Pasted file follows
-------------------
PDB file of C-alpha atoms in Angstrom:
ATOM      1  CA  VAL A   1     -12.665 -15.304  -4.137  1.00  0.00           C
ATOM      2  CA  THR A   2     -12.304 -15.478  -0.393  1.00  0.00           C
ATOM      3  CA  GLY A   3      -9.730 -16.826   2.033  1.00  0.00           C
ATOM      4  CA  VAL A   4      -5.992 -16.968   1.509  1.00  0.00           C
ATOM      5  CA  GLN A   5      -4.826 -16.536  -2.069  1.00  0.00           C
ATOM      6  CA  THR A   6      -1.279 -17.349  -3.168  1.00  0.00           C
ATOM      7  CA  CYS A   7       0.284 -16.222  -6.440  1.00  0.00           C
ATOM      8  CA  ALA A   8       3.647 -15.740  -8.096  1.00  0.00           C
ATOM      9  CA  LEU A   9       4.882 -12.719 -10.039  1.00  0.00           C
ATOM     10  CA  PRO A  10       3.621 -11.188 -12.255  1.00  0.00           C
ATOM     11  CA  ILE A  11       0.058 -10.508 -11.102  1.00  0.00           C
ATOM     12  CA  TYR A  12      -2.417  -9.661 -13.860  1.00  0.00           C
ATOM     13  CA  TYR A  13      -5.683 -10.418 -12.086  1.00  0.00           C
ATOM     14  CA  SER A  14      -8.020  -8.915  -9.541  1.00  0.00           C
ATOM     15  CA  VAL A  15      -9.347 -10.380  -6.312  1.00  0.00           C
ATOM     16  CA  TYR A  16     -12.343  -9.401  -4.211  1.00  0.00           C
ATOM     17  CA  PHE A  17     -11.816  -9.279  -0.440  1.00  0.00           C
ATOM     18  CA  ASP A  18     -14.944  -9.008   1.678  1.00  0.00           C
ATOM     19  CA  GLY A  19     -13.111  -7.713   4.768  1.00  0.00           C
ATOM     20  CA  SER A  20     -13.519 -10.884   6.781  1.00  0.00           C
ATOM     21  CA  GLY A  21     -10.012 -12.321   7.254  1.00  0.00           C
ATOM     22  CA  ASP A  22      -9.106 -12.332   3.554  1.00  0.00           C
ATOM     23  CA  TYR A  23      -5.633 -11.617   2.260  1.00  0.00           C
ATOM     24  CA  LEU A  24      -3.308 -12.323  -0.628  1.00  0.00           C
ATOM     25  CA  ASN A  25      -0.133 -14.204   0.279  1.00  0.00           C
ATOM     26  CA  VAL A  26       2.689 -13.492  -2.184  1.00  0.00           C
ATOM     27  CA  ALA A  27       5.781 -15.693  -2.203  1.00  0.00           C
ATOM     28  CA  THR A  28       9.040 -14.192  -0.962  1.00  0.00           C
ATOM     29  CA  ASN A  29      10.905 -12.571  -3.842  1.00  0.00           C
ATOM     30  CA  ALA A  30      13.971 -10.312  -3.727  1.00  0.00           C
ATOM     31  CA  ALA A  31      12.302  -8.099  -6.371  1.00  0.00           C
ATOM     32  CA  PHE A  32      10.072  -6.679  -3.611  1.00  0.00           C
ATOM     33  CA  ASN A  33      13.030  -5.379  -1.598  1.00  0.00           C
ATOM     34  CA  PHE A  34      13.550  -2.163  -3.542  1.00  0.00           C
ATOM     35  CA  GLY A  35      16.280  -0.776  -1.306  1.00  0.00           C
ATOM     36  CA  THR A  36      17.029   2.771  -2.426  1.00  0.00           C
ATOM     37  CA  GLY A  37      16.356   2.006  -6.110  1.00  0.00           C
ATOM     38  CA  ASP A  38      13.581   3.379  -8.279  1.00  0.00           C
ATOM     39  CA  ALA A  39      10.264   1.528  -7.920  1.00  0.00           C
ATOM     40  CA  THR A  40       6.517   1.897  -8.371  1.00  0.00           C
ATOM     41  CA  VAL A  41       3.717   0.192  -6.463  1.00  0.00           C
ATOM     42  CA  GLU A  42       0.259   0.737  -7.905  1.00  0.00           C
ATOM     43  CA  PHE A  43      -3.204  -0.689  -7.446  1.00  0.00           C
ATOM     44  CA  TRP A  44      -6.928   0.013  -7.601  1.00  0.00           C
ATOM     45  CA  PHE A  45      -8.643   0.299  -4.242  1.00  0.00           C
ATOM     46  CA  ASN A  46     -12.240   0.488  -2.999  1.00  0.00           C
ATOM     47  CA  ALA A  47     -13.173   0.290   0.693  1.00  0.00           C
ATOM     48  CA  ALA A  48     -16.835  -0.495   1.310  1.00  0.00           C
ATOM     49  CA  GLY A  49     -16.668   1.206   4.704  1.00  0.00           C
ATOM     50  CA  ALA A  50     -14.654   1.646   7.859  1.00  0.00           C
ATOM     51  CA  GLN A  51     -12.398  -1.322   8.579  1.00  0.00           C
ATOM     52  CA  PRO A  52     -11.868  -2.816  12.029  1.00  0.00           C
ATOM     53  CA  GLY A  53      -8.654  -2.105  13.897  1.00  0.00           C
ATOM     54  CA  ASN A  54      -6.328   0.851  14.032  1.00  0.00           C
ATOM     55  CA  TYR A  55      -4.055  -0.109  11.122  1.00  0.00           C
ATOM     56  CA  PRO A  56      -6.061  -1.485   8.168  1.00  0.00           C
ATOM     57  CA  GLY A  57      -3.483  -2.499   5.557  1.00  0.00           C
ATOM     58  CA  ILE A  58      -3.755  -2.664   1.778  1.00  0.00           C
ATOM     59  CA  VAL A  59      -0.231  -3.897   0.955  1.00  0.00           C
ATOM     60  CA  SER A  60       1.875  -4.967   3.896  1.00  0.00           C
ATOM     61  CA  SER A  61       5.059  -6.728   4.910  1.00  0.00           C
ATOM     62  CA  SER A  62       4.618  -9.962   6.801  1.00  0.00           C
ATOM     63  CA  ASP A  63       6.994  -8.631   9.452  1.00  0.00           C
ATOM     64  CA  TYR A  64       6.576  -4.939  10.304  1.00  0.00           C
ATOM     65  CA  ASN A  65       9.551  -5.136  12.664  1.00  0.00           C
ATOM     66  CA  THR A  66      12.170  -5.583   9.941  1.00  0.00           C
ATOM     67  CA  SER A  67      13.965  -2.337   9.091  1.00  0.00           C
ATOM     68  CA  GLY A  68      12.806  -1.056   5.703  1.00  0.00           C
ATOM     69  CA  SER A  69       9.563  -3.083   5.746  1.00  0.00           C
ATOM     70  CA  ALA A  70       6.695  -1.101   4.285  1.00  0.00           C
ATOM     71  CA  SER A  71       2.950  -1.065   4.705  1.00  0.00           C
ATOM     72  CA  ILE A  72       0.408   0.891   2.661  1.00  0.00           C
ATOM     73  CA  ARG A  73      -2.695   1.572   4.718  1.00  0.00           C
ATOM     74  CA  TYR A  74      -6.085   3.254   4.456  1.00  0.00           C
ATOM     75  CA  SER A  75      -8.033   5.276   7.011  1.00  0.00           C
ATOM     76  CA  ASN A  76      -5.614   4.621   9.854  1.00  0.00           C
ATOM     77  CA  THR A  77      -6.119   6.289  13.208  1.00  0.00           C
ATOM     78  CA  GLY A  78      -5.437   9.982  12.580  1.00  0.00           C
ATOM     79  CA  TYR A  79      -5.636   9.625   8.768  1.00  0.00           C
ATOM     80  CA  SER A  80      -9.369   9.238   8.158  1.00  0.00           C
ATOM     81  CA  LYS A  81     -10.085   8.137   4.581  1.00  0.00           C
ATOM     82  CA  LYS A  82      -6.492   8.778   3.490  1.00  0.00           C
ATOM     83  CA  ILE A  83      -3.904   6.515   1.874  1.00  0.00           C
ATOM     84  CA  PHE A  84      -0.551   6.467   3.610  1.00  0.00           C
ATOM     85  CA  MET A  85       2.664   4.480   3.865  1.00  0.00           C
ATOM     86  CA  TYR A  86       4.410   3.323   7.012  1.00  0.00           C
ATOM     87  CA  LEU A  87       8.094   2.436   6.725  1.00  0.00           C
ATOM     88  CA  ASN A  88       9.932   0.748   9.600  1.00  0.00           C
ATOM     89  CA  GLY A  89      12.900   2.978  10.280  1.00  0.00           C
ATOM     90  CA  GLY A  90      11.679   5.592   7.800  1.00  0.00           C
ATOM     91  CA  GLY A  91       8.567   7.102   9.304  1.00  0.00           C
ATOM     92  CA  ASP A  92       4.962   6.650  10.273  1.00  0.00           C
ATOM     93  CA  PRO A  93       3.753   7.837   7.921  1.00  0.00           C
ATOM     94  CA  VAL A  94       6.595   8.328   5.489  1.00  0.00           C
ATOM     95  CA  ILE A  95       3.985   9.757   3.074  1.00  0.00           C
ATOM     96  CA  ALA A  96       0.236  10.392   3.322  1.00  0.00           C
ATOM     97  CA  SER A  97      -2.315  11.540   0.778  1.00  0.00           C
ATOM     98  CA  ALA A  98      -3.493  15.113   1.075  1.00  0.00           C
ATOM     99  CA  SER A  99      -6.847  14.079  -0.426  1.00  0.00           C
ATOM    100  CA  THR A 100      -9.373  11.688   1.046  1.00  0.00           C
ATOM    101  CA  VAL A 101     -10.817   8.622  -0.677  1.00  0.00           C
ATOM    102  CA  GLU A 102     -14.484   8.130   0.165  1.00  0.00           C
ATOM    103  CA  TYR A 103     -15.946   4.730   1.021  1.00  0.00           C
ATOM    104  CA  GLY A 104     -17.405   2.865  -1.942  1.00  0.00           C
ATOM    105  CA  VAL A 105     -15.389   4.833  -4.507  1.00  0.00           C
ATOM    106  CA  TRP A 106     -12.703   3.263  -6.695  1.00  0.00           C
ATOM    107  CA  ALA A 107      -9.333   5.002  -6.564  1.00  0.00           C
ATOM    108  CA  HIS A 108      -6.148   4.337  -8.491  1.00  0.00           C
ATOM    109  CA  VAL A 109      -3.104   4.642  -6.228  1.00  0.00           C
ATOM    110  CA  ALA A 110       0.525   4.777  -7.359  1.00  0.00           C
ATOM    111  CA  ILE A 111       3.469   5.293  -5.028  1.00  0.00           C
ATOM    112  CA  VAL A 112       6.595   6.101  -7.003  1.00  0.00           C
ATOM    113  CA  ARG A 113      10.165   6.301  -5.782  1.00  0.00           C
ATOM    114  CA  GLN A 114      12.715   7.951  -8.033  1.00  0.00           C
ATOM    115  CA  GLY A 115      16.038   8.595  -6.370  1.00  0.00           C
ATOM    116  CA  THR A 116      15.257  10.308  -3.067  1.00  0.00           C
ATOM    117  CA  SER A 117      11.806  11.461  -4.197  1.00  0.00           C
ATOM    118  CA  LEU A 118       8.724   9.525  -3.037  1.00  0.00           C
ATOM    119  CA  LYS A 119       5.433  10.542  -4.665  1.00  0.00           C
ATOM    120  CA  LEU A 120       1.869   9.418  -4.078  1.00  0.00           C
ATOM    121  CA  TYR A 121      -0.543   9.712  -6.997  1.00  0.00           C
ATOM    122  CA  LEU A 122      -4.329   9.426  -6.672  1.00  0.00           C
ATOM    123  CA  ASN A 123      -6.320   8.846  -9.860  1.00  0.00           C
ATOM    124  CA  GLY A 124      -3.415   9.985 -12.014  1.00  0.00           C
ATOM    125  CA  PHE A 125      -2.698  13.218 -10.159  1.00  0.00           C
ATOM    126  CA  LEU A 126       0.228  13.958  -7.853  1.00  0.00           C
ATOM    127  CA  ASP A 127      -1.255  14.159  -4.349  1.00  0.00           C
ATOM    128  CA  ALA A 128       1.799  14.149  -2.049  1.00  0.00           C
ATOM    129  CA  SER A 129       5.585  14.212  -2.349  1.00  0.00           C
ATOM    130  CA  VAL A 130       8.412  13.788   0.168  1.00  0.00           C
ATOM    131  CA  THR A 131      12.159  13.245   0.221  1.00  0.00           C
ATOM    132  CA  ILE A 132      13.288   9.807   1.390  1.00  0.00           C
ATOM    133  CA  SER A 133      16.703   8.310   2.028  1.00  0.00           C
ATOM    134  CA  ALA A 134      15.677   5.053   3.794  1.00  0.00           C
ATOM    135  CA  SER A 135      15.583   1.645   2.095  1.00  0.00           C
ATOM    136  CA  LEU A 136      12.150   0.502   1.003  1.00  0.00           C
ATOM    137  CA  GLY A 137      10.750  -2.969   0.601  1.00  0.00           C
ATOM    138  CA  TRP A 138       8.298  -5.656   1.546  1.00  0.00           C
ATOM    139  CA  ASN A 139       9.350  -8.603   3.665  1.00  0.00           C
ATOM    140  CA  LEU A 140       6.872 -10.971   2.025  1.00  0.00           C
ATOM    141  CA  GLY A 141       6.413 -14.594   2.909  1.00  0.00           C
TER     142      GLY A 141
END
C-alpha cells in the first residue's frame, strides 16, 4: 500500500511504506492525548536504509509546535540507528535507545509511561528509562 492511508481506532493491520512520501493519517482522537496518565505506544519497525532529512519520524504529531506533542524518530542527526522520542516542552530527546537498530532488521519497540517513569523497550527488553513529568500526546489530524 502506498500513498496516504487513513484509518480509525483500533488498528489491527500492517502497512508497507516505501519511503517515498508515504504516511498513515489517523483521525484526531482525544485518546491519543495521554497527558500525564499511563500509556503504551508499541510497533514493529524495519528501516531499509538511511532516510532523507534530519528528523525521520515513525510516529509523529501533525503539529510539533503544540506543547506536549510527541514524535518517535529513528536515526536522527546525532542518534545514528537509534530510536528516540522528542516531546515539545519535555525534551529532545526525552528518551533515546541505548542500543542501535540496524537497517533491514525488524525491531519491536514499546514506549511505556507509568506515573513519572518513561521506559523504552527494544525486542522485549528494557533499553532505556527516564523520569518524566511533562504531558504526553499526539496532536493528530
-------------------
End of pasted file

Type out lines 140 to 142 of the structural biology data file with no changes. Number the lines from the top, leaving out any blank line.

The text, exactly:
ATOM    139  CA  ASN A 139       9.350  -8.603   3.665  1.00  0.00           C
ATOM    140  CA  LEU A 140       6.872 -10.971   2.025  1.00  0.00           C
ATOM    141  CA  GLY A 141       6.413 -14.594   2.909  1.00  0.00           C